Solene Marvian, a producer with Film Angels told delegates at the SMPTE UK Media Technology Conference 2022: “NFTs are an extra way to find financing and to keep hold of our rights, and the use of blockchain could be a digital ledger that keeps hold of all the data operations,” she added. “Once we create a community, we will be able to engage and share our project from the beginning. Even if we don’t manage to raise a full budget solely with NFTs it gives us more leverage to go and see other financiers.”

The rewards of buying NFTs to fund a movie can be broad indeed: “The first one could be a one-to-one session with one of the actors. It could be a mention in the credits, or a product placement in the film. The NFT I am most excited about is the one that holds a royalty revenue,” said Marvian.

“The automatisation of rights helps to re-distribute revenue more effectively after each sell, and we can use NFTs during distribution, giving us a new and different opportunity to engage with our audience”, continued Marvian.

There is an ever-growing list of companies offering varying takes on a similar theme, from HollywoodDAO to Roman Coppola’s Decentralized Pictures, First Flights FF3 to start-up NFT Studios, the space is certainly booming.

What is blockchain to media companies?

Tracie Mitchell, MD of was also speaking at SMPTE: “There is a new industry that has popped out about standards, security and protocols to actually get the media between A and B, and this is completely ignoring the value of the media, and all the financial data is reconciled after the fact,” she said.

“Now, producers are beginning to engage directly with their audience and that audience is coming further upstream in our world, and beginning to be associated with the actual content.

“We are hearing all these terms – Web3, Film3, Metaverse, etc – and we don’t know what it is. In my opinion it is the biggest change to the global business model that we will see in our lifetime,” she added.

“Media companies are going to end up banking broadcast services that they will sell. They will end up just being a wallet.”

One of many companies betting on this coming to pass is Eluvio Blockchain, which late last year saw a $100 million strategic investment from Fox. Eluvio’s Content Fabric solution integrates blockchain with video streaming and storage to allow easier NFT rollouts without getting bogged down in the technology stack. Eluvio has been selected as the blockchain technology provider for Fox’s recently launched non-fungible token (NFT) unit Blockchain Creative Labs, part of Fox’s Bento Box.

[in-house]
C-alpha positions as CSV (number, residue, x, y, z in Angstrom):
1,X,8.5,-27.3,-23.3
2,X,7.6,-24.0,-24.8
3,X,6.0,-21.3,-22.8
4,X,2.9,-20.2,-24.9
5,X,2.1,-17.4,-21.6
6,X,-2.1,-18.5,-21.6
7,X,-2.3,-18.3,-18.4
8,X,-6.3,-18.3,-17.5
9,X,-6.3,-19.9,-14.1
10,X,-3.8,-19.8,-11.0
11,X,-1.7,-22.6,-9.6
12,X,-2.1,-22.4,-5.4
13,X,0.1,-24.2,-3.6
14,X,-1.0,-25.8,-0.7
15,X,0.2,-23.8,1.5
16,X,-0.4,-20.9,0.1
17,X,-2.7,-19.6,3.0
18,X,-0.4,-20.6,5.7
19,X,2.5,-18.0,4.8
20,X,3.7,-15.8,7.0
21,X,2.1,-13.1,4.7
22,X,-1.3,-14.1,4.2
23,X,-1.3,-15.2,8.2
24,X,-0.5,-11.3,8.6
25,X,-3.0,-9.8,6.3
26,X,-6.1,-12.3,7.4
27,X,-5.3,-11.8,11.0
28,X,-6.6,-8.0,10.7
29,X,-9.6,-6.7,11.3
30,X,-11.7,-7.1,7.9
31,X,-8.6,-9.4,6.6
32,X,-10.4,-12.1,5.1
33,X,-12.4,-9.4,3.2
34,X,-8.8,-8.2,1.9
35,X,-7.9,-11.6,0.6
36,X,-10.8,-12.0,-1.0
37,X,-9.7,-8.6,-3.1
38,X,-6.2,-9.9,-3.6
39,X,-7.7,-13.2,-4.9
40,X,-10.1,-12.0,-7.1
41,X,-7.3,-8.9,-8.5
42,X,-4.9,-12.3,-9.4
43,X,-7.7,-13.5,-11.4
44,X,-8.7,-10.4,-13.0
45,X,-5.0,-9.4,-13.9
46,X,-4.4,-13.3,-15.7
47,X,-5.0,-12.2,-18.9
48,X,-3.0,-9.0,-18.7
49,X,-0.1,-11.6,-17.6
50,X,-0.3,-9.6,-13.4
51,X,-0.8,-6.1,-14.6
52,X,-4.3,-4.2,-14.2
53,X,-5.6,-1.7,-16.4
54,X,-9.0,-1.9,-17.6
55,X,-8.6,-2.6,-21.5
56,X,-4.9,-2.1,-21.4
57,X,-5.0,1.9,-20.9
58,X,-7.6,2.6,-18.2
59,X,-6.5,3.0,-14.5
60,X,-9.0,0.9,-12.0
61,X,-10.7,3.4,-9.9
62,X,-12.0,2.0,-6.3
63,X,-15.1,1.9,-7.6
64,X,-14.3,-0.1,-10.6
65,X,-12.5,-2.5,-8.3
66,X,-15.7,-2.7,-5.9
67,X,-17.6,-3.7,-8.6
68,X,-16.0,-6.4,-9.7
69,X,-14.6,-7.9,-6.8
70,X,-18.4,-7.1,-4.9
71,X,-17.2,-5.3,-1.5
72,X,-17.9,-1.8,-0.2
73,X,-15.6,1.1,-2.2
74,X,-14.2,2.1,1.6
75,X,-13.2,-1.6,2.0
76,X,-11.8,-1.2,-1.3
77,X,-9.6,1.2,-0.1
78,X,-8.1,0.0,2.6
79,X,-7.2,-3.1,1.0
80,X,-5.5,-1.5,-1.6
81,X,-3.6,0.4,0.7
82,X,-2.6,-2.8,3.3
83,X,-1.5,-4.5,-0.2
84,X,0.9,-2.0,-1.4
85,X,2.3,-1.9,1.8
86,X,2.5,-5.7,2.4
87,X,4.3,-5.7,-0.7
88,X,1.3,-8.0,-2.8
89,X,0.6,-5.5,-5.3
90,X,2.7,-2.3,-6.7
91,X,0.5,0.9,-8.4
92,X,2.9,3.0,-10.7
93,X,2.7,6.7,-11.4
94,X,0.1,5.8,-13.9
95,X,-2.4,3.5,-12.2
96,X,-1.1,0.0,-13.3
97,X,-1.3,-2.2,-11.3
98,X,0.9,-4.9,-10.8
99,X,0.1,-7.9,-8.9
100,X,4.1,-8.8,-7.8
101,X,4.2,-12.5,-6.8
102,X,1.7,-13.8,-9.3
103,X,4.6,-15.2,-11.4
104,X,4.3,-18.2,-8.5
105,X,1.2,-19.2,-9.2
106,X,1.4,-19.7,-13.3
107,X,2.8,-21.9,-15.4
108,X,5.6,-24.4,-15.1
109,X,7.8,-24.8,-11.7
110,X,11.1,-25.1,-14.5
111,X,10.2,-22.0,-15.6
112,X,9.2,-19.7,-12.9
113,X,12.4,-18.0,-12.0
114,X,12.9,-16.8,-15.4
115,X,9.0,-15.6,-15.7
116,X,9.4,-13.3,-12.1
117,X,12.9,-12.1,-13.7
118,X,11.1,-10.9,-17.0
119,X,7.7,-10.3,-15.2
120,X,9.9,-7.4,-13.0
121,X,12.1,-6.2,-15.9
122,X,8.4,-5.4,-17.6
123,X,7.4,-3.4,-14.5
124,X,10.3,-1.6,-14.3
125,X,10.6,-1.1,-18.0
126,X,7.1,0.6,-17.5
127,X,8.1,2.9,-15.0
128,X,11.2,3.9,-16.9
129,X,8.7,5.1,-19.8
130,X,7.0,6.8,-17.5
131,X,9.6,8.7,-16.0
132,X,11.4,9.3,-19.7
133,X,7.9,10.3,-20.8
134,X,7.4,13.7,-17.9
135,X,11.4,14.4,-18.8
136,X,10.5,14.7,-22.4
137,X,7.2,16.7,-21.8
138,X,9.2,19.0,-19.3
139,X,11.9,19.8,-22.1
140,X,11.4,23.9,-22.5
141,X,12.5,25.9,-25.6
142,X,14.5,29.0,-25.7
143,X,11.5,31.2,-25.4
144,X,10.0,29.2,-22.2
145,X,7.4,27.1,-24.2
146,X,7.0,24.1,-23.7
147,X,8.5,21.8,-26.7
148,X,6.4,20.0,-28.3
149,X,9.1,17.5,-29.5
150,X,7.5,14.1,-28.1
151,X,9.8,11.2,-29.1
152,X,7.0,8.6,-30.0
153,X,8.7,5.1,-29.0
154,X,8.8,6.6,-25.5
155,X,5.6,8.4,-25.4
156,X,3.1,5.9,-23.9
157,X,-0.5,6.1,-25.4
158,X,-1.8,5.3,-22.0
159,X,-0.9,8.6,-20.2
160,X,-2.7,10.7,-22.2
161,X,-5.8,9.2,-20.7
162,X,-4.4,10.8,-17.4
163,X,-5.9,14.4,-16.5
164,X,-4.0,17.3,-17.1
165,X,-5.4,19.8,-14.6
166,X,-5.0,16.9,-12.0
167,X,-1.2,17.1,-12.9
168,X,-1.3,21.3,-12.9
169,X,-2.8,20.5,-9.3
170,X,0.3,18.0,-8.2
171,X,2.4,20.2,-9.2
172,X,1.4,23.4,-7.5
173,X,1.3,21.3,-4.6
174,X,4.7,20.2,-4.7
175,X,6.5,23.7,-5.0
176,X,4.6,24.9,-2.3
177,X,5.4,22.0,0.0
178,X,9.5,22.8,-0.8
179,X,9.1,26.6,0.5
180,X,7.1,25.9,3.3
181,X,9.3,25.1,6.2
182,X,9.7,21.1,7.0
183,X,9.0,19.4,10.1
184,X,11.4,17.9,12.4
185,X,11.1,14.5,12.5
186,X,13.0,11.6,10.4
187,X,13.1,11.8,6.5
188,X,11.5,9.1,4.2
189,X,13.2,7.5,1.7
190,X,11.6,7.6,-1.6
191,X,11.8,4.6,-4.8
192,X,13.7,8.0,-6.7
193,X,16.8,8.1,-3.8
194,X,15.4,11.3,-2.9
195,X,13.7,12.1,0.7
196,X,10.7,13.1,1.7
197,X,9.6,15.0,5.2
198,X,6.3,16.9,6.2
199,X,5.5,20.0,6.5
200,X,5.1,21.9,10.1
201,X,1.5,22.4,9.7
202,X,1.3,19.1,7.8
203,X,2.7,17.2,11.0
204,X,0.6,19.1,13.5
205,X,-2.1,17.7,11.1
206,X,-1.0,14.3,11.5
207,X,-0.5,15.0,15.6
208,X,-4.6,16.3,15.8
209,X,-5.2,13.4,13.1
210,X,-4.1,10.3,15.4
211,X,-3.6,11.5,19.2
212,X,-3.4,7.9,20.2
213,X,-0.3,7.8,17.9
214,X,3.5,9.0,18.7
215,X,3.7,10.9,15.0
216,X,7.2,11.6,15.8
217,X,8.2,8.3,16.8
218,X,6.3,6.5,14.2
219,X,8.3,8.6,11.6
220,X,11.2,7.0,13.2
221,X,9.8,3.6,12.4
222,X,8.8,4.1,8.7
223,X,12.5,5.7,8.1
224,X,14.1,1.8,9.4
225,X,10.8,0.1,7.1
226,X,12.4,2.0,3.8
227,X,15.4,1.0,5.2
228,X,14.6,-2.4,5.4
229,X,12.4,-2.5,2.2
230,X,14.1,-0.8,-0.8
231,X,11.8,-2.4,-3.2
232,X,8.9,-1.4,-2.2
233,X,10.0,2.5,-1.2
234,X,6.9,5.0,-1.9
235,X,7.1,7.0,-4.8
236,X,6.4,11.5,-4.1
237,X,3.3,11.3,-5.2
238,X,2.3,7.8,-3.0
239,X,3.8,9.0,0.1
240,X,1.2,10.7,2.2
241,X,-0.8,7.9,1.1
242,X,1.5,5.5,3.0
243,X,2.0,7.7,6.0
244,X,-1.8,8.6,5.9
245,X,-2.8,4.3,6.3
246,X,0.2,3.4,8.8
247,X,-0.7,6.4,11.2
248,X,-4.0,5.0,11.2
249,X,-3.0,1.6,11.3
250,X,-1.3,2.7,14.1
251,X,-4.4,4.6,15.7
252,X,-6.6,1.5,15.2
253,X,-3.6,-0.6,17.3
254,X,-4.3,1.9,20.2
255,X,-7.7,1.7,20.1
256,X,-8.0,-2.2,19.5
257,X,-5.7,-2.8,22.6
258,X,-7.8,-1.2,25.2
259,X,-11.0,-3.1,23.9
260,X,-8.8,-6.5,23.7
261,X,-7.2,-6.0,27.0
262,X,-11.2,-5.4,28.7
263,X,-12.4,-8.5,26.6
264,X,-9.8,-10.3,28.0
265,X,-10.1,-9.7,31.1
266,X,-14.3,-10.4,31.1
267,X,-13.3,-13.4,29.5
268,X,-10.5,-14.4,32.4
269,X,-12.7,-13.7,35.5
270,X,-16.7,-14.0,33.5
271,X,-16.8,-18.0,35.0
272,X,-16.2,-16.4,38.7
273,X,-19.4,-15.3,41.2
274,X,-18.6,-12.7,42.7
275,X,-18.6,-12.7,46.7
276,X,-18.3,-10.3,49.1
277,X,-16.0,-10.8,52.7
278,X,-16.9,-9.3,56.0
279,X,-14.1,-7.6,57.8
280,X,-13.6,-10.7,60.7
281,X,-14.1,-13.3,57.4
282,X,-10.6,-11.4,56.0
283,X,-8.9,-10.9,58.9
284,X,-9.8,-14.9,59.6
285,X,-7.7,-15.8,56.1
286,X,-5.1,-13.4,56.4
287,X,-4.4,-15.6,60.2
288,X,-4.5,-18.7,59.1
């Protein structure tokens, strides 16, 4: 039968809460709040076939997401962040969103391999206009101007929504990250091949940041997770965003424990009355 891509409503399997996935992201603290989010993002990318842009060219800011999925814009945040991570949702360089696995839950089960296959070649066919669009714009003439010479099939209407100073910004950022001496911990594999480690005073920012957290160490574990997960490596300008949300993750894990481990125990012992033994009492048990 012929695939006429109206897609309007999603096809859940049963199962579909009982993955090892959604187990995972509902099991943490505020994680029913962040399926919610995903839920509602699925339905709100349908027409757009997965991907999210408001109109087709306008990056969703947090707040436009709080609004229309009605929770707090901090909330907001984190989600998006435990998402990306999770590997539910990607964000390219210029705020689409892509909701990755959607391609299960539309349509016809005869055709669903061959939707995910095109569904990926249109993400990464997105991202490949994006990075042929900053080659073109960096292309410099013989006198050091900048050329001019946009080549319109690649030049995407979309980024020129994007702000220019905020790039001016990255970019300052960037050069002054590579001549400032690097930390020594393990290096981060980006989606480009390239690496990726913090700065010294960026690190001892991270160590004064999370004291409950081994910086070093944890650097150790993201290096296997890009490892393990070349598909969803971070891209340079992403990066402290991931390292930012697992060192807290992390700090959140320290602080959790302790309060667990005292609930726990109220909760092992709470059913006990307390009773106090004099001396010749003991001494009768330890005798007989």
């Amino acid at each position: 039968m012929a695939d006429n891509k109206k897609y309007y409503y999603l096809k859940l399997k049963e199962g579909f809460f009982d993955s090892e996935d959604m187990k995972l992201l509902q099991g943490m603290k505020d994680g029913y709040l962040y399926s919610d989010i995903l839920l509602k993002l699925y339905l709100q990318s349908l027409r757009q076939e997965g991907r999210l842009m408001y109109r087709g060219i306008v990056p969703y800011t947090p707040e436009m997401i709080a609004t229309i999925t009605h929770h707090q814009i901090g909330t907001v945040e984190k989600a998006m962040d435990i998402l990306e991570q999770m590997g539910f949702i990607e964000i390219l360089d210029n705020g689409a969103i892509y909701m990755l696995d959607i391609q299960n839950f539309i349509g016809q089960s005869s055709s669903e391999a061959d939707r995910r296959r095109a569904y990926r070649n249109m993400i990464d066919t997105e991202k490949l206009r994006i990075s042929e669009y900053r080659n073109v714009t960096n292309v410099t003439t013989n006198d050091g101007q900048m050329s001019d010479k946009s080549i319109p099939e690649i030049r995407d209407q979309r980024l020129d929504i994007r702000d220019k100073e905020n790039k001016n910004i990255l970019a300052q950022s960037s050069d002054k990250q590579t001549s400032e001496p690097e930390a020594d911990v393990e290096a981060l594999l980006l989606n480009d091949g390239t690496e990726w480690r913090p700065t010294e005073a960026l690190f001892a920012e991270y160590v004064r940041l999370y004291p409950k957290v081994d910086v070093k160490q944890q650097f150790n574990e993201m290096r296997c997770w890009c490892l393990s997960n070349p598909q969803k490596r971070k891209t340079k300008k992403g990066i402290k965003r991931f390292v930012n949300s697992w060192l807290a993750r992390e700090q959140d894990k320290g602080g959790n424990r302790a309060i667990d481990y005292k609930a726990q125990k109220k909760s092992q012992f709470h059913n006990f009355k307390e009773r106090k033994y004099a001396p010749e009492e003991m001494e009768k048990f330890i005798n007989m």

The future of broadcasting and film with blockchain

Although the potential of blockchain - and NFTs - is vast, there are still nearly as many questions to answer as the technology solves. For all the granular control of content rights, there are many potential pitfalls, not least in loopholes in the smart contract and technology itself, where tiny oversights can have enormous repercussions, as many have already discovered to their cost.

Just the most recent at the time of writing saw Decentralised streaming music service Audius hacked for more than $6 million in Ethereum, thanks to a bug in the governance smart contract that underlies the platform. An attacker bent the rules of the contract, successfully passing a governance proposal that sent the entirety of the community token pool to an external wallet.

Away from the technical side, there are certainly going to be many challenges around the ownership of the digital rights themselves, as the ongoing court case between Miramax and Quentin Tarantino demonstrates. Quentin Tarantino’s announcement that he would auction ‘Pulp Fiction’ NFTs in late 2021 rapidly triggered a lawsuit from Miramax, stating that the director owned only the print rights to the film screenplay, and that NFTs were not covered by this - based on a 1993 agreement.

It seems pretty clear that blockchain will have an increasingly substantial presence in digital media of all stripes, especially in areas such as the metaverse, which are only just beginning to be investigated. The process will not happen overnight, but it has begun - blockchain is here to stay.